Mortgages  

Banks launch record low fixed-rates

Banks launch record low fixed-rates

HSBC and TSB have launched the UK’s lowest fixed-rate mortgage rates at 0.94 per cent for large deposit holders.

After launching its first sub-1 per cent deal in five years last month, HSBC has now reduced this rate even further, from 0.99 to 0.94 per cent.

For HSBC, this is the cheapest ever home loan it has offered in the UK, as well as worldwide. The 60 per cent loan-to-value product includes a £999 fee.

TSB’s 0.94 per cent fixed rate is for borrowers looking to remortgage with a 40 per cent deposit. It includes a similar £995 fee.

Before HSBC and TSB made cuts to their rates yesterday (July 6), the lowest fixed-rate mortgage was offered by Co-operative Bank’s intermediary lending arm, Platform, at 0.95 per cent.

Currently, only five lenders are offering sub-1 per cent fixed-rate mortgage products, according to the latest Moneyfacts data. These also include Cumberland Building Society and Nationwide Building Society.

Whilst sub-1 per cent rates may grab borrowers’ attention, many in the industry are quick to point out the drawbacks which come with such deals.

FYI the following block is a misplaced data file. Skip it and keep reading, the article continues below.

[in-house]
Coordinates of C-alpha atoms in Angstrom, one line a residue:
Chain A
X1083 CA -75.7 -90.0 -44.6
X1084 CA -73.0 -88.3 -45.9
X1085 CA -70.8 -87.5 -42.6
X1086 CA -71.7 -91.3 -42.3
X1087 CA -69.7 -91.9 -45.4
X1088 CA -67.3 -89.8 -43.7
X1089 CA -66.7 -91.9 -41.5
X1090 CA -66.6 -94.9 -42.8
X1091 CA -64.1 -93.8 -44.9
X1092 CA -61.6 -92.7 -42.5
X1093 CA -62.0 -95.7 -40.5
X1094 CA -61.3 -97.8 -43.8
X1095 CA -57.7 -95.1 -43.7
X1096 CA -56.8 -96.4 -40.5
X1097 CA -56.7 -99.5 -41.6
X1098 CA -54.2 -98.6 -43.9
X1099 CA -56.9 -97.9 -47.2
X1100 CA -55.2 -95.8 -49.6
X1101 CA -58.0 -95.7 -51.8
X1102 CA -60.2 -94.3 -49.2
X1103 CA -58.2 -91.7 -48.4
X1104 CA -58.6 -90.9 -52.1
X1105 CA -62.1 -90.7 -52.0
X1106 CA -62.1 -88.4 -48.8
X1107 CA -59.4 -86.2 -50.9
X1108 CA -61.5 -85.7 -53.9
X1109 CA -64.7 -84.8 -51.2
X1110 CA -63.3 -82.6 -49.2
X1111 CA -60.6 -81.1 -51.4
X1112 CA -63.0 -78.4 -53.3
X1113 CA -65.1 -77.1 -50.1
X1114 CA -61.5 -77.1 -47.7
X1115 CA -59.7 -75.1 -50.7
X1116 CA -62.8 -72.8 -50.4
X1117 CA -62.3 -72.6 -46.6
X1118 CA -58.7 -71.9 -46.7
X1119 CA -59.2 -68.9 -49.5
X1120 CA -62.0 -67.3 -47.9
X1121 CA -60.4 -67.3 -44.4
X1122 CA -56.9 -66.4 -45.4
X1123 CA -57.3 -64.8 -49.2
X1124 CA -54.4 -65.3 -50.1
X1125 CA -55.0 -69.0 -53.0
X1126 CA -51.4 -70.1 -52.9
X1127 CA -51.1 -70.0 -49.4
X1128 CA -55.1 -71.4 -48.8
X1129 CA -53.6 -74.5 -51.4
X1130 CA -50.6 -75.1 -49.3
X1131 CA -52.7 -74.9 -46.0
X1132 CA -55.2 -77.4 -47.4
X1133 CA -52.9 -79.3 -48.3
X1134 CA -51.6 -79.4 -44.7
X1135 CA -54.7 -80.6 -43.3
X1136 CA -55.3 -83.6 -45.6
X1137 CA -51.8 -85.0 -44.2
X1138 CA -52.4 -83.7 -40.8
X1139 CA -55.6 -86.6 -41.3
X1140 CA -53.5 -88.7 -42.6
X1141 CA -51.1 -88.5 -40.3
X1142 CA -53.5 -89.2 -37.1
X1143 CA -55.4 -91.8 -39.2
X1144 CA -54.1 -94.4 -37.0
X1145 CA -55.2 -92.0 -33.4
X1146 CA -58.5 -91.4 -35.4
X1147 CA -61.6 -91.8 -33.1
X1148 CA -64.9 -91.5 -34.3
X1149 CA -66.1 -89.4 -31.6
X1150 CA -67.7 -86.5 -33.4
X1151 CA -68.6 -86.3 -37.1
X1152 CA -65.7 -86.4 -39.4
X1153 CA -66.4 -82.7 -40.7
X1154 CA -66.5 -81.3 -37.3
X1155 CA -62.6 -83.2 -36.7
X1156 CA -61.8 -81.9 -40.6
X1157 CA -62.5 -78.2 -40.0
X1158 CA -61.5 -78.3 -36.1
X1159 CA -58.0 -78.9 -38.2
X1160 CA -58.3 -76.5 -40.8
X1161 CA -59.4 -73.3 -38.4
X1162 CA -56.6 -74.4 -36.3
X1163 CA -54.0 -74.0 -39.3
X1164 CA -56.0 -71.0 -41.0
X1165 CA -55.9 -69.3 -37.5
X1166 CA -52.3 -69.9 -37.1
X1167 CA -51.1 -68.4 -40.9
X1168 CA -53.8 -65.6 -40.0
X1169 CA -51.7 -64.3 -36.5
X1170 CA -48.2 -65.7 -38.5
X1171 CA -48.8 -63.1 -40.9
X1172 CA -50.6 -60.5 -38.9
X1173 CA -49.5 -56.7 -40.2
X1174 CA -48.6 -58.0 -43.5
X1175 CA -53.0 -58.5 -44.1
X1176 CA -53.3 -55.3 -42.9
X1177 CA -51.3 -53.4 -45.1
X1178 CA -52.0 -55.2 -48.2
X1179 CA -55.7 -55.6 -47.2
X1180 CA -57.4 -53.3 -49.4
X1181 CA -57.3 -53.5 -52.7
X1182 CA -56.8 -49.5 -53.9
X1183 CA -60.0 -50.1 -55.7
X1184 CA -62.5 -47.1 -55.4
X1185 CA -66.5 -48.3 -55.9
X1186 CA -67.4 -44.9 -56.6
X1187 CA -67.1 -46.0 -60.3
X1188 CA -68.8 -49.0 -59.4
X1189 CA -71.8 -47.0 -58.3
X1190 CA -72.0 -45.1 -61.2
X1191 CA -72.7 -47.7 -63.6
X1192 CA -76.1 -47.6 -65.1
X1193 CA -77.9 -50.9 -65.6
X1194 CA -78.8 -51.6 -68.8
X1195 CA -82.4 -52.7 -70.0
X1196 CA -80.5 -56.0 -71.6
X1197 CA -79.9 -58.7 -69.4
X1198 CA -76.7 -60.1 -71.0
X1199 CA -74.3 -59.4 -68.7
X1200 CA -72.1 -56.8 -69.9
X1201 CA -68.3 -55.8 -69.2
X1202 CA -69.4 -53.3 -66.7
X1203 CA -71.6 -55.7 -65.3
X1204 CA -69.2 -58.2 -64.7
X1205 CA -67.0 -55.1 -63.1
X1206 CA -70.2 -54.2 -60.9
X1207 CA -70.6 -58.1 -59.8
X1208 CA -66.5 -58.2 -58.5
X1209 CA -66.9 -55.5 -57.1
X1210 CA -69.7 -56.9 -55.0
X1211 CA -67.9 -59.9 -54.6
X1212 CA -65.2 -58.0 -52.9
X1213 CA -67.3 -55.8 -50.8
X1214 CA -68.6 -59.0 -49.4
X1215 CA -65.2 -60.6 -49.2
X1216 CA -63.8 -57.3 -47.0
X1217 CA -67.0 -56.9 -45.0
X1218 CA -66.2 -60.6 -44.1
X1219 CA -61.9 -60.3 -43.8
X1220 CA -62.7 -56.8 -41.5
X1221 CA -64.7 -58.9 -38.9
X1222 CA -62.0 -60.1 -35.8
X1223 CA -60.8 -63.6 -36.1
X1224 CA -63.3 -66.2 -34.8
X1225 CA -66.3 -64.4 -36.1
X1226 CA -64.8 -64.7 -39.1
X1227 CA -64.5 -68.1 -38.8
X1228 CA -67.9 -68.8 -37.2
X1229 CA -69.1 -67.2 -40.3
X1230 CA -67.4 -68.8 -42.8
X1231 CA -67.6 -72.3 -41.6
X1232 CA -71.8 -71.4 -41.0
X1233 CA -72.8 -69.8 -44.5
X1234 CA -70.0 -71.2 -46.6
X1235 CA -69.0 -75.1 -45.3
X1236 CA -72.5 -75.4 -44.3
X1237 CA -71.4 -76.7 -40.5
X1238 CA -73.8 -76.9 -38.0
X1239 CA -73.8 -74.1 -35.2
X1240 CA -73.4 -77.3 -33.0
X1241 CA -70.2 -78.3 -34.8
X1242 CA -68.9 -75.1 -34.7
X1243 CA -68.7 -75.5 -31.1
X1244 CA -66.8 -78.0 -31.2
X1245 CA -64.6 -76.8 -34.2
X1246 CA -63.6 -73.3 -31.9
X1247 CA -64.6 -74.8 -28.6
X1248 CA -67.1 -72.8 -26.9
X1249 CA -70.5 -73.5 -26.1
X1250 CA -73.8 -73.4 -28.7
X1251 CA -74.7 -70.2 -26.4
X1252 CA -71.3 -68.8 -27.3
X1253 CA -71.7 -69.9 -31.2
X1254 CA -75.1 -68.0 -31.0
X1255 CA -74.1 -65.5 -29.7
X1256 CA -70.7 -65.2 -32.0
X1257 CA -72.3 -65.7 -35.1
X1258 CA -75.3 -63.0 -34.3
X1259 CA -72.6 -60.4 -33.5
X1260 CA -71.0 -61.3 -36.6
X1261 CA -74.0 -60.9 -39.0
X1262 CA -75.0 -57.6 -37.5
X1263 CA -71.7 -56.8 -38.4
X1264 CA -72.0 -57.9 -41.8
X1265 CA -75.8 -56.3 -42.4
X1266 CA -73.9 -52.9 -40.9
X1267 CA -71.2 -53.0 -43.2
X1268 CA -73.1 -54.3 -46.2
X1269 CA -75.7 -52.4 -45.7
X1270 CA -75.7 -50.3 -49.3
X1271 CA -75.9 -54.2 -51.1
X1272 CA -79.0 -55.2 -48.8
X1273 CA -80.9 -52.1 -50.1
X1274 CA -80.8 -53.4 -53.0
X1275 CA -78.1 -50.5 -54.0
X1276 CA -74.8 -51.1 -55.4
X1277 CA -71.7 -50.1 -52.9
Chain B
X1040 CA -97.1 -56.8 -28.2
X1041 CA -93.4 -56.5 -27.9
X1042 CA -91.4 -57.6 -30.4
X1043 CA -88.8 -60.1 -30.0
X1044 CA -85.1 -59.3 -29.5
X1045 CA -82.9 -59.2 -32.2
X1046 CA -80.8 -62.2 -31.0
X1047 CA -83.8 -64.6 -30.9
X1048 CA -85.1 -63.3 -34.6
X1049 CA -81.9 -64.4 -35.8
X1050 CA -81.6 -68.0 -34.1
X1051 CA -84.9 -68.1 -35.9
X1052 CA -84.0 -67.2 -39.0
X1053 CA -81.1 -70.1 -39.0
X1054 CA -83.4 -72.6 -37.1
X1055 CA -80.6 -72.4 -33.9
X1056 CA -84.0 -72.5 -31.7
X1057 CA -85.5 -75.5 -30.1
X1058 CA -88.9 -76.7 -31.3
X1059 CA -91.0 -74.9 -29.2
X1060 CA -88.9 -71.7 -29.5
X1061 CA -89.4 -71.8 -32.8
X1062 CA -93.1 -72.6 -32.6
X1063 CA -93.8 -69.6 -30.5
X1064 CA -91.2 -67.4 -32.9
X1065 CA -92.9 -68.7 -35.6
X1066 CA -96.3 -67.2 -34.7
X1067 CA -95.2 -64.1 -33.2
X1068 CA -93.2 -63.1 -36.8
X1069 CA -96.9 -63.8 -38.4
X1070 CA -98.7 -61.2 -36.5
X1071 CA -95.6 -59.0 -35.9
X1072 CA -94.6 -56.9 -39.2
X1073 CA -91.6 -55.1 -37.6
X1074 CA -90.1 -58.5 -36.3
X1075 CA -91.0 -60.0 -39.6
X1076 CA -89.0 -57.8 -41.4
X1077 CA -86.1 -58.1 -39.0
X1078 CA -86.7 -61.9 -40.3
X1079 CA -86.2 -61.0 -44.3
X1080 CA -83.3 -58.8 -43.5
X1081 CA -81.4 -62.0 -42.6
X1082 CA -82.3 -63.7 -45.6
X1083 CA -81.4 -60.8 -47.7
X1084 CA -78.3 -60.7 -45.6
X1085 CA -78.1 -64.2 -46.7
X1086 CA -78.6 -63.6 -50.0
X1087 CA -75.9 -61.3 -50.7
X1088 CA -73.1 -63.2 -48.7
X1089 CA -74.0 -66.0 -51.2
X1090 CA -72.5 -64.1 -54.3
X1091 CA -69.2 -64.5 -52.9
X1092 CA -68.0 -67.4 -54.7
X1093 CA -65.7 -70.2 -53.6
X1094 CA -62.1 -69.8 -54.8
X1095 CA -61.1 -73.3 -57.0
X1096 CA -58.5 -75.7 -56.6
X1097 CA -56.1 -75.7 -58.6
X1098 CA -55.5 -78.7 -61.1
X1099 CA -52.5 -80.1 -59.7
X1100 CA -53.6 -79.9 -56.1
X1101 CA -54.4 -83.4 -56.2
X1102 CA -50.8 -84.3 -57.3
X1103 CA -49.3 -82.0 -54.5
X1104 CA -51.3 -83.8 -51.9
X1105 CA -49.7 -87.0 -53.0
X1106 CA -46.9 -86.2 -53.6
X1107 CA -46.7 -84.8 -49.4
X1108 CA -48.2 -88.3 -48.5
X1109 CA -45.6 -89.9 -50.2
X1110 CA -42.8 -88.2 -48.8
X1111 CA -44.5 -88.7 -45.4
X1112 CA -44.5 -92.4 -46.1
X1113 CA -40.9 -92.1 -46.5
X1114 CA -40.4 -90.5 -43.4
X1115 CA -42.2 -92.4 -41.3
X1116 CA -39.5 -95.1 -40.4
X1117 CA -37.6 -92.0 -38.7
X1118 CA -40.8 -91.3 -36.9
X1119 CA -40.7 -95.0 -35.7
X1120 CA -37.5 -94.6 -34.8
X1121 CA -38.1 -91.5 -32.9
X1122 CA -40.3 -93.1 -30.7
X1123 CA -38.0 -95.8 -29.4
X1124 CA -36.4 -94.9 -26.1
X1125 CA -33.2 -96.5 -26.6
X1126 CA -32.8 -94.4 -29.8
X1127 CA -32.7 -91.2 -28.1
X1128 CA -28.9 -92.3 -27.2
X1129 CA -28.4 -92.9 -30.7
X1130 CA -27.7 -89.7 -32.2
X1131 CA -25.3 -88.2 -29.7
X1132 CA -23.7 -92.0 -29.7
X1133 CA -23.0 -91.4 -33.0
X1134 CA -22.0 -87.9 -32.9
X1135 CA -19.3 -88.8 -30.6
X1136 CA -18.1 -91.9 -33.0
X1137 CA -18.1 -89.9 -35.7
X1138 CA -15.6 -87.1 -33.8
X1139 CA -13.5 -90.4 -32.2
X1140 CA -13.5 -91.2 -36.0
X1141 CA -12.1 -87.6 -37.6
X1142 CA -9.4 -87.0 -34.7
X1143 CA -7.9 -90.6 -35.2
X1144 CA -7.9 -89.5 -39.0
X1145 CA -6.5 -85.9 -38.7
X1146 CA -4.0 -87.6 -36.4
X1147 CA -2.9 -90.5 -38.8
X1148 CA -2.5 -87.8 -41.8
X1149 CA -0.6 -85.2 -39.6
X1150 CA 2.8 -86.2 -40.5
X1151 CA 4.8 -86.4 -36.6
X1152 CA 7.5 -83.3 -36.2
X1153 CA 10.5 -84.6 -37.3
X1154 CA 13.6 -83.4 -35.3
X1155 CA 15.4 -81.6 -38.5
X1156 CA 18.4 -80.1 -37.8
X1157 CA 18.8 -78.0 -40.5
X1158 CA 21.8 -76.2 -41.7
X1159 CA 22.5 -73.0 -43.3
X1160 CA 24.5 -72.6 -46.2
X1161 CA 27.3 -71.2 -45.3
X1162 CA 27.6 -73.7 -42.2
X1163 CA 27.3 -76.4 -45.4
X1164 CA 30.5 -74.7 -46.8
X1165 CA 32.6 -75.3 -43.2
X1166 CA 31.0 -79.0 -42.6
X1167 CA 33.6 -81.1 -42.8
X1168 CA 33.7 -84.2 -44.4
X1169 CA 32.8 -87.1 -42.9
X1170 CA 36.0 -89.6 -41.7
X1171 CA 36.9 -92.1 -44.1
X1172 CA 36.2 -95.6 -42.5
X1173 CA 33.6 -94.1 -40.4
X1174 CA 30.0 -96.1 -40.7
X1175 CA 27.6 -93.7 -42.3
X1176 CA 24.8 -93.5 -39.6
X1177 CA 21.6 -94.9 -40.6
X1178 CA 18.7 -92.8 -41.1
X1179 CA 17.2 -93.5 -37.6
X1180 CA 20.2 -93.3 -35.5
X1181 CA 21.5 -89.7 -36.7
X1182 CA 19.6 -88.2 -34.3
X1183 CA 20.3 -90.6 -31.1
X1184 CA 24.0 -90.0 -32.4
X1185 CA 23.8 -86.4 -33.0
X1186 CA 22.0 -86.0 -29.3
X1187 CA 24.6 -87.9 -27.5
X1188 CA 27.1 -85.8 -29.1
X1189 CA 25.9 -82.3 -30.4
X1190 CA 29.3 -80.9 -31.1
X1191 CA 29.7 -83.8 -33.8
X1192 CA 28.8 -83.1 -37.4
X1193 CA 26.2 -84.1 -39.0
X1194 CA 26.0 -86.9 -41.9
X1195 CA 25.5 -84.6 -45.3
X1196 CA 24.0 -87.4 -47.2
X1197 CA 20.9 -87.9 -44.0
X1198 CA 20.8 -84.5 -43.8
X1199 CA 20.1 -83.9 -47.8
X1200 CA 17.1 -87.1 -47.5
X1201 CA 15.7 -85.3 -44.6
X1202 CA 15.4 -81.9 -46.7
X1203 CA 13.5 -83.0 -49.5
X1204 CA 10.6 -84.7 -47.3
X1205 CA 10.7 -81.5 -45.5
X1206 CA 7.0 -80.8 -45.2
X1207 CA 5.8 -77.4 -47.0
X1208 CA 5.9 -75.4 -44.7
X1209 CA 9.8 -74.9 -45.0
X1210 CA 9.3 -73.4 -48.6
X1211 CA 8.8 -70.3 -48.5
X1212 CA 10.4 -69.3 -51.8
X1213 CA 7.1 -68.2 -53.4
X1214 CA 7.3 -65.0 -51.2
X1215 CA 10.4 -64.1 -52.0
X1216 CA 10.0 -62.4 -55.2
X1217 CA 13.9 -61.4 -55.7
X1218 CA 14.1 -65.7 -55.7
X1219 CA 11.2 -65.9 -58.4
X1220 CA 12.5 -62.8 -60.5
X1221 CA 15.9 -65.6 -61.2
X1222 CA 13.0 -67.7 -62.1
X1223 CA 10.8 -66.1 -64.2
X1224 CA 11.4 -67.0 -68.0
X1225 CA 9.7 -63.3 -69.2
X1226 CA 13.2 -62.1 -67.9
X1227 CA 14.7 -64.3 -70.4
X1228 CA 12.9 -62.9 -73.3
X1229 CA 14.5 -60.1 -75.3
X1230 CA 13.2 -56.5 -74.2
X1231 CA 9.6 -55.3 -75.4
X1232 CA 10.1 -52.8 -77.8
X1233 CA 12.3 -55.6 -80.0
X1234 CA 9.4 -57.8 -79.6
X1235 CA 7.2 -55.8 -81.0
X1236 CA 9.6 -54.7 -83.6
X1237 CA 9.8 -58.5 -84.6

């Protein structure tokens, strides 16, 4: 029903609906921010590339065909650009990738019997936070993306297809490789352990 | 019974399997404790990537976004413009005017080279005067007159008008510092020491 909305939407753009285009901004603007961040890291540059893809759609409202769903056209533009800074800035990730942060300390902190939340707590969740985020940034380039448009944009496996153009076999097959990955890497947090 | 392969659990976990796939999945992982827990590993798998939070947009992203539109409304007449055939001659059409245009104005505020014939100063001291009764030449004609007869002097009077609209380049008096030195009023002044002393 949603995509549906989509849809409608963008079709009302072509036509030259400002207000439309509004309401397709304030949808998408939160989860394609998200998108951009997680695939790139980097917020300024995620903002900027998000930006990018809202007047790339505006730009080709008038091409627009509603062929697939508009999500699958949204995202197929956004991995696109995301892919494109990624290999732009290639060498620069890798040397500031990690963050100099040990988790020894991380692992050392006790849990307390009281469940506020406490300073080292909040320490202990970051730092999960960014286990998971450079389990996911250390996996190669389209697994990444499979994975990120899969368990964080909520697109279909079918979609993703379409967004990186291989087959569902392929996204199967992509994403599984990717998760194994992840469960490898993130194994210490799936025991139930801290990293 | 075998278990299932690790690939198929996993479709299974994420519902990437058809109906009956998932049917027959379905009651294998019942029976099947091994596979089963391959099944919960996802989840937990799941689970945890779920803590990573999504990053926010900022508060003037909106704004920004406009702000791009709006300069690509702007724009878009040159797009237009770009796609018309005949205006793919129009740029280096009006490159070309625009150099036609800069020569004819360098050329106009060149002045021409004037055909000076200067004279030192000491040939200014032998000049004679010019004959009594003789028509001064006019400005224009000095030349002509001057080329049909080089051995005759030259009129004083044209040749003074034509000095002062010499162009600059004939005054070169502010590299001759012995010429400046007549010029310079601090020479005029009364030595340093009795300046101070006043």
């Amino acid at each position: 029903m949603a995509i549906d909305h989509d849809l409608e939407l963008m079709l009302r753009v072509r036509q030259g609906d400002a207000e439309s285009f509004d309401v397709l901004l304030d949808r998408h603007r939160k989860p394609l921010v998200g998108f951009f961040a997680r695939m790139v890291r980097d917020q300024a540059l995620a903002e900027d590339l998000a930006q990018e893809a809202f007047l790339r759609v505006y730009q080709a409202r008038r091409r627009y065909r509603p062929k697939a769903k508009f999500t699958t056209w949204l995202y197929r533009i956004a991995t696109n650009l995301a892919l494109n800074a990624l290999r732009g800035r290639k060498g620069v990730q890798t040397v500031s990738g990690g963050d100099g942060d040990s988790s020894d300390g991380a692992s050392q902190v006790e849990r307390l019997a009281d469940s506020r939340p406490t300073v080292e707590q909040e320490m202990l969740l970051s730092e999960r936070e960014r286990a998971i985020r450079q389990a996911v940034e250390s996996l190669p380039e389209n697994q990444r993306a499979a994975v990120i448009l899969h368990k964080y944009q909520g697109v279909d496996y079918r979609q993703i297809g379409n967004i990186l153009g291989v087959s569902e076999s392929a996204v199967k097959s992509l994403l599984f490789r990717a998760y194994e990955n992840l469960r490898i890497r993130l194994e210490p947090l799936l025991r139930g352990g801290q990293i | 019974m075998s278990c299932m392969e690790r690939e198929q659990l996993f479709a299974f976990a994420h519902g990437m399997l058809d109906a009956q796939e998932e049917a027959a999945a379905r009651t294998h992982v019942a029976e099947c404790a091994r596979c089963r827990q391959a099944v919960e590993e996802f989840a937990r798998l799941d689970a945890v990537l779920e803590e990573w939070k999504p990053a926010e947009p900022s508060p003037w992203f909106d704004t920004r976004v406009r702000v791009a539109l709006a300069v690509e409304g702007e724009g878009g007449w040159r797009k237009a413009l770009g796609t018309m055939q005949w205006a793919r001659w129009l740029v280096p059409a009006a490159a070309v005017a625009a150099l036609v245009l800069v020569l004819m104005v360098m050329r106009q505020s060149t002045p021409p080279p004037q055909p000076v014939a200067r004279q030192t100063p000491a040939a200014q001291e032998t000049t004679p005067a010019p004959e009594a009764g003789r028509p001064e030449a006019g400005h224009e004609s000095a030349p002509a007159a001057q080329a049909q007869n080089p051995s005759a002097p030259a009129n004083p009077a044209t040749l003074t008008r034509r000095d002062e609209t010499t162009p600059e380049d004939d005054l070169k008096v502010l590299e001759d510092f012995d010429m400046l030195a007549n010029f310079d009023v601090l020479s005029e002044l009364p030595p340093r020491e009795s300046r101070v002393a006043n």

"In reality, [these rates] mean nothing if you don't tick all of HSBC's policy boxes,” said Katie Cave, a director at Clearpoint Finance. “Anyone with debt, or with a less than perfect credit score, is unlikely to be able to borrow below 1 per cent.”

Lewis Shaw, founder of Shaw Financial Services, agreed. He said: “This deal will be appropriate for an incredibly small section of people but will generate far more headlines than it warrants."

But not everyone agrees. Graham Taylor, managing director at Hudson Rose, said the criteria from HSBC was “pretty sensible”.

He added: “Providing applicants have the required equity in the property and are looking for a short term fix, it is a great opportunity."

Karen Noye, a mortgage expert at Quilter, said the low rates would help lenders “drum up business” and “keep customers coming through the door even after the government schemes designed to keep the housing market afloat during the pandemic end”.

The stamp duty holiday started to taper this month. This returns the amount of a property’s value which incurs no stamp duty land tax to £250,000, compared to the more generous £500,000 in place since July last year.

In October, the stamp duty threshold will return to its usual level of £125,000, or £300,000 for first-time buyers.

ruby.hinchliffe@ft.com